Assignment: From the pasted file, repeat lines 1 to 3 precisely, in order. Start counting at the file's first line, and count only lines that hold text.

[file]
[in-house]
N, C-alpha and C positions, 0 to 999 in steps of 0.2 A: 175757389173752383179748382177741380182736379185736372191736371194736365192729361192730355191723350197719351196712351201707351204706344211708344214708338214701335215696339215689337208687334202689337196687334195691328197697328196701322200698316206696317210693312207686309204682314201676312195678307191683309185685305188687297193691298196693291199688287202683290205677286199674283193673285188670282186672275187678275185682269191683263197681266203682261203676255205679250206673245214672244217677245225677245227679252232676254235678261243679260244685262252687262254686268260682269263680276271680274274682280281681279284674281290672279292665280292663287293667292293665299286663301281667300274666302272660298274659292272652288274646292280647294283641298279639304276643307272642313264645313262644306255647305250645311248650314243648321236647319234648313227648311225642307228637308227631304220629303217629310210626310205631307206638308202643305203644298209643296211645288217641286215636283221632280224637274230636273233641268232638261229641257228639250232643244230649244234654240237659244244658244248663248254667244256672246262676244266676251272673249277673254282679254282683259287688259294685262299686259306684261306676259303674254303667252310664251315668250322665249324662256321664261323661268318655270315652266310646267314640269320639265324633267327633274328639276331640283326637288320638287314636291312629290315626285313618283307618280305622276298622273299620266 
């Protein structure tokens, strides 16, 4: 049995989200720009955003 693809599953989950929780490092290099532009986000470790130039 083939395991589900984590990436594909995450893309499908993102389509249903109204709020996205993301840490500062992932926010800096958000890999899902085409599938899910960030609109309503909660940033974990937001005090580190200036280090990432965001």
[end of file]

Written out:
[in-house]
N, C-alpha and C positions, 0 to 999 in steps of 0.2 A: 175757389173752383179748382177741380182736379185736372191736371194736365192729361192730355191723350197719351196712351201707351204706344211708344214708338214701335215696339215689337208687334202689337196687334195691328197697328196701322200698316206696317210693312207686309204682314201676312195678307191683309185685305188687297193691298196693291199688287202683290205677286199674283193673285188670282186672275187678275185682269191683263197681266203682261203676255205679250206673245214672244217677245225677245227679252232676254235678261243679260244685262252687262254686268260682269263680276271680274274682280281681279284674281290672279292665280292663287293667292293665299286663301281667300274666302272660298274659292272652288274646292280647294283641298279639304276643307272642313264645313262644306255647305250645311248650314243648321236647319234648313227648311225642307228637308227631304220629303217629310210626310205631307206638308202643305203644298209643296211645288217641286215636283221632280224637274230636273233641268232638261229641257228639250232643244230649244234654240237659244244658244248663248254667244256672246262676244266676251272673249277673254282679254282683259287688259294685262299686259306684261306676259303674254303667252310664251315668250322665249324662256321664261323661268318655270315652266310646267314640269320639265324633267327633274328639276331640283326637288320638287314636291312629290315626285313618283307618280305622276298622273299620266 
């Protein structure tokens, strides 16, 4: 049995989200720009955003 693809599953989950929780490092290099532009986000470790130039 083939395991589900984590990436594909995450893309499908993102389509249903109204709020996205993301840490500062992932926010800096958000890999899902085409599938899910960030609109309503909660940033974990937001005090580190200036280090990432965001």